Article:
The Internet Computer: ICP start-up Dfinity Foundation sues NYT, others over ‘hit piece’ report

The lawsuit alleges that the report aimed to reduce the threat that the ICP poses to competitive blockchains

Dfinity Foundation’s logo displayed on a smartphone                                 
Dfinity founder Dominic Williams claimed the report was “carefully crafted to defame the project and cause maximum harm” – Photo: Shutterstock

Dfinity Foundation, the company behind blockchain project The Internet Computer (ICP), has filed a lawsuit against The New York Times claiming that the publication and its reporters – Andrew Ross Sorkin and Ephrat Livni – together with Miguel Morel, founder of Arkham Intelligence, and its current and former employees deliberately published a defamatory story about a “hit piece” report in 2021. 

The report in question – which, according to Cryptoleaks, had very little traction until The New York Times shared the piece in its DealBook newsletter – was followed up by an article promoting the claims and stating that ICP’s founder and team had secretly executed a rug pull and crypto scam through the company. 

The lawsuit has labelled the The New York Times piece as defamatory, stating that it promoted “unfair business and trade practices”, inevitably causing ICP to devalue by billions of dollars and harming the company’s repuation as well as its ecosystem of operations.

The filing claims: “Simply stated, even minimal journalistic diligence would have demonstrated that the Arkham Report was created for only one purpose: to cause reputational and financial damage to Dfinity and the Internet Computer Protocol.”

Formed to advance Web 3.0 services

Zurich-based Dfinity Foundation is a Swiss organisation that was created to advance technology and support the Internet Computer project, as well as assisting developers using the platform to build Web 3.0 online services and decentralised applications.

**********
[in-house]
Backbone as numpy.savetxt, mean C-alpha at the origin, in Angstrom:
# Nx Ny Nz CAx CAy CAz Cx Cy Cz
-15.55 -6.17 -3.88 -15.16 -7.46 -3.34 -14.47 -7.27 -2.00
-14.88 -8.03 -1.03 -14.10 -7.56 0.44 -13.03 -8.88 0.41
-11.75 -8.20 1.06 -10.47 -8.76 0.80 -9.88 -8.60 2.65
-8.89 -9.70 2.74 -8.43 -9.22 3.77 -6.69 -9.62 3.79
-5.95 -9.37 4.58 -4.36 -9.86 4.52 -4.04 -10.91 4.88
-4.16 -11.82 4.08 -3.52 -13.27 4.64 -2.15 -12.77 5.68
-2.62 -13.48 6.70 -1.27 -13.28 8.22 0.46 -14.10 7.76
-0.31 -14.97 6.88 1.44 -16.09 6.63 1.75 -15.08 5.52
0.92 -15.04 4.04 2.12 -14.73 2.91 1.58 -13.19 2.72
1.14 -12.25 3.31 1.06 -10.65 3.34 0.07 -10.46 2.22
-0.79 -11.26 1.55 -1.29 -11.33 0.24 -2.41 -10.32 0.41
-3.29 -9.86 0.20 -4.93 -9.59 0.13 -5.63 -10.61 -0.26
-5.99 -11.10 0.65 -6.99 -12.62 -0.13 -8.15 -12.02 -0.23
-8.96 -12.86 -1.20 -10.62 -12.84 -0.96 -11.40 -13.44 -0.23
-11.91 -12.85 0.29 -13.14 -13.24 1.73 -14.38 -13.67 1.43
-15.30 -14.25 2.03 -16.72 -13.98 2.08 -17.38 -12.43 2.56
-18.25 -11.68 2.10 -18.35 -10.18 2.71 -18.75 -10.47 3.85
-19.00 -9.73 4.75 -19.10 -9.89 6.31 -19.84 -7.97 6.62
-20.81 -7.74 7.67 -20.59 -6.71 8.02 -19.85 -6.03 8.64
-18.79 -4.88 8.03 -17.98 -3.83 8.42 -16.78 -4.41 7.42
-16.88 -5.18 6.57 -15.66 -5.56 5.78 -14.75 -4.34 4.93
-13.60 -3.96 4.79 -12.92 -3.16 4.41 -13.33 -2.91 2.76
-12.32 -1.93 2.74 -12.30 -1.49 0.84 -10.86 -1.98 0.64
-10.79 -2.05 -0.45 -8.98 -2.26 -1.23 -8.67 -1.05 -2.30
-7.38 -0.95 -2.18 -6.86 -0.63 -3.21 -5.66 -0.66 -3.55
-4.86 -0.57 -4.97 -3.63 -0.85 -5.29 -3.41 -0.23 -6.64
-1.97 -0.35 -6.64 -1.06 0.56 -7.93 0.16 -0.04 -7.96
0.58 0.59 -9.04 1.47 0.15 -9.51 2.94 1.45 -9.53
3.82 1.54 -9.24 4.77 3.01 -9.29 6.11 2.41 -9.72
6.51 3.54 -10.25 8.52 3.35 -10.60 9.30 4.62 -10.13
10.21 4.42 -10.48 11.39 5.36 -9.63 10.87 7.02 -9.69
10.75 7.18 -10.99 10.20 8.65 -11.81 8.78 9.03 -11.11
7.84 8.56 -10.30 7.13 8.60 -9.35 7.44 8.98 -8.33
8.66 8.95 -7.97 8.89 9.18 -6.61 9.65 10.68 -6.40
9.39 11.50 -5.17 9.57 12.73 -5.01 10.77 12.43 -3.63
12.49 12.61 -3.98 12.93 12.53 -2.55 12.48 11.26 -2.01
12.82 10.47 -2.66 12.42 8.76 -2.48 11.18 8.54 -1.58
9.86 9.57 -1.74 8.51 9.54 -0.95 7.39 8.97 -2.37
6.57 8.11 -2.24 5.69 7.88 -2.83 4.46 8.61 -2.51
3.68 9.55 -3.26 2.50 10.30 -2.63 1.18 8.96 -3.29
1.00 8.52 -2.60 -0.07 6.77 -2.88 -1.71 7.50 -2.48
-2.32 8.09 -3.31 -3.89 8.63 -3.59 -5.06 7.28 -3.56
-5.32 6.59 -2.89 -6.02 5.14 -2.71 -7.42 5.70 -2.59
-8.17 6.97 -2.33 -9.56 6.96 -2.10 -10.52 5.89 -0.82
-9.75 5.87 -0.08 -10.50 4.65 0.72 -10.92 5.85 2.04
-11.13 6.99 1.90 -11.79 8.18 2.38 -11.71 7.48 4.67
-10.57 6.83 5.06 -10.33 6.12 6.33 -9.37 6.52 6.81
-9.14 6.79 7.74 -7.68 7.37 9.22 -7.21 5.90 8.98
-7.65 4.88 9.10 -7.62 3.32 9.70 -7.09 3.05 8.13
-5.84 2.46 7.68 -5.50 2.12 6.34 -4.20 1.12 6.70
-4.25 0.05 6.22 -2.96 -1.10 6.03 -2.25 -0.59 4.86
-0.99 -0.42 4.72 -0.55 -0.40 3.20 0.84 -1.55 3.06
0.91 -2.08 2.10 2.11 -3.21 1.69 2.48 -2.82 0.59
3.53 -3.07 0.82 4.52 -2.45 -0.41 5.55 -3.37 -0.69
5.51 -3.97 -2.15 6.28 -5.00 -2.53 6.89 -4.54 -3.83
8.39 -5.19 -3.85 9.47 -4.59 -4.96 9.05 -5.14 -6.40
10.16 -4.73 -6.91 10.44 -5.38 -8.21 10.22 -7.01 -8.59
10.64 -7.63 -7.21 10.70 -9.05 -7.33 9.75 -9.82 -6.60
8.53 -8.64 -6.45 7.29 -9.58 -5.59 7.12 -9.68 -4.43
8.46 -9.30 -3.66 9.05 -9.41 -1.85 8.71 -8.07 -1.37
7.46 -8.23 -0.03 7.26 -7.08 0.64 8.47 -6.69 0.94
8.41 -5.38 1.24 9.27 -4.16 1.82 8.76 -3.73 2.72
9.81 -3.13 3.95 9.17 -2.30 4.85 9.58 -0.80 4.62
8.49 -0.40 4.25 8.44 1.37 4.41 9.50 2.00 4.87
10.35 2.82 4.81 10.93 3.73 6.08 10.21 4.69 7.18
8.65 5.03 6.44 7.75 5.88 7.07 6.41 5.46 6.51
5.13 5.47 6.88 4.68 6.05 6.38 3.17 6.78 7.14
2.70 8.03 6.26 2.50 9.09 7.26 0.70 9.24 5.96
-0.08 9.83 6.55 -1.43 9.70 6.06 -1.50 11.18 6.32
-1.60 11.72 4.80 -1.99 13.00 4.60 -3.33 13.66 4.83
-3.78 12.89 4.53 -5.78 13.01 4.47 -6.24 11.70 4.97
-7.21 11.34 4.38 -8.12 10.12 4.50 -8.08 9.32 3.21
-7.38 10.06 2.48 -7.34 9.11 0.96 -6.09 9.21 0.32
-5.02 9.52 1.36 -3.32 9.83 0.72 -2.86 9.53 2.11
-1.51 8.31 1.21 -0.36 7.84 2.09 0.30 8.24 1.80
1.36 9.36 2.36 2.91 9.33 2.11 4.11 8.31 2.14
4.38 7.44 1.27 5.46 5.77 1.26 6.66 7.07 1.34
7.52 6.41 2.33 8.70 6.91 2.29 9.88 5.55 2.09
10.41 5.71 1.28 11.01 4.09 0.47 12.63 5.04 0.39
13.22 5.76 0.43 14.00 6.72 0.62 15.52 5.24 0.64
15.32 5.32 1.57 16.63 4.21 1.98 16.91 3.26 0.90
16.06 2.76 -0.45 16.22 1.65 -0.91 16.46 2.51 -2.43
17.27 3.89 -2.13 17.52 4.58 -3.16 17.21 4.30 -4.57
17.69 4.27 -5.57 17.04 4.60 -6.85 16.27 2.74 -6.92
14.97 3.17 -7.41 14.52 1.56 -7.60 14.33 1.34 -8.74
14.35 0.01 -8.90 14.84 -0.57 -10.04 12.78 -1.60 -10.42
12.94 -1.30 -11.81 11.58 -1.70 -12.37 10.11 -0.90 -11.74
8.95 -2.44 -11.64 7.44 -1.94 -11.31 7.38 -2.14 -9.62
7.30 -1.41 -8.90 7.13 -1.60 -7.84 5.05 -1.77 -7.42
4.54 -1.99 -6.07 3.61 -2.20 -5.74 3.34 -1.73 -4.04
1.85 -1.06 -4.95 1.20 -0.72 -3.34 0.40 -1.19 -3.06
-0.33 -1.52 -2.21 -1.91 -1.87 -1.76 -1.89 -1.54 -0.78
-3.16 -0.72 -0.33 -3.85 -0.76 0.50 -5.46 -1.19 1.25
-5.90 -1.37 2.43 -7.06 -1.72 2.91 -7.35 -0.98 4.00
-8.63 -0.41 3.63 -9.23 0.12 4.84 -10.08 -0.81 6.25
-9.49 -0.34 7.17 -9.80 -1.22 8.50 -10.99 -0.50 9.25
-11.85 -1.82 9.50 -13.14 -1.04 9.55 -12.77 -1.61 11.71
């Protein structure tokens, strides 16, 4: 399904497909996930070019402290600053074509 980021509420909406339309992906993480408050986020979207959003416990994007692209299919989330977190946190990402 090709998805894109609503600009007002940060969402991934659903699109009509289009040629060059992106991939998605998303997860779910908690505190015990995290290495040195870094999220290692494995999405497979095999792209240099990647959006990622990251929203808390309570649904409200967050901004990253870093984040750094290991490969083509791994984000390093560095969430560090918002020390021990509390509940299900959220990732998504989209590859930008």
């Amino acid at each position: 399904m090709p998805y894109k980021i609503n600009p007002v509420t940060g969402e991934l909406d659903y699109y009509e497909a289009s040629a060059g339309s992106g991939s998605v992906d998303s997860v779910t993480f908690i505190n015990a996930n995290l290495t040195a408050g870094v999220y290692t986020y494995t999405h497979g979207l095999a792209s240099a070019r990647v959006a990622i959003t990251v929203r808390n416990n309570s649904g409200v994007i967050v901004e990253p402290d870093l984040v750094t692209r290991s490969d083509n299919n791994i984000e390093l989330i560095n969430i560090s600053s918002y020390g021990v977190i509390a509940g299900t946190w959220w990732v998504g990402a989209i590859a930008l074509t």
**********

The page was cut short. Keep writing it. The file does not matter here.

The lawsuit alleges that wealthy elites “with actual malice” used The New York Times to publish a false story, with the hit piece report bought and paid for by these individuals who sought to personally profit from the scheme. 

Dfinity Foundation’s founder Dominic Williams said in a press statement: “After the Internet Computer network underwent genesis 10 May last year, a large number of vicious attacks were directed towards us. Most of these were motivated by a desire to harm and undermine the Internet Computer’s ecosystem to reduce the threat it poses to competitive blockchains.

“One of the worst attacks was Arkham Intelligence's hit piece report, which made many false and baseless claims, which I believe was carefully crafted to defame the project and cause maximum harm.”

According to the lawsuit: “As a direct result of the Times, through its celebrity reporter Sorkin, publishing the story which relied solely on the false Arkham bought-and-paid for hit piece, the scheme worked and Dfinity suffered extraordinary damages.”

Neither The New York Times or Arkham Intelligence responded immediately to our request for a comment. 

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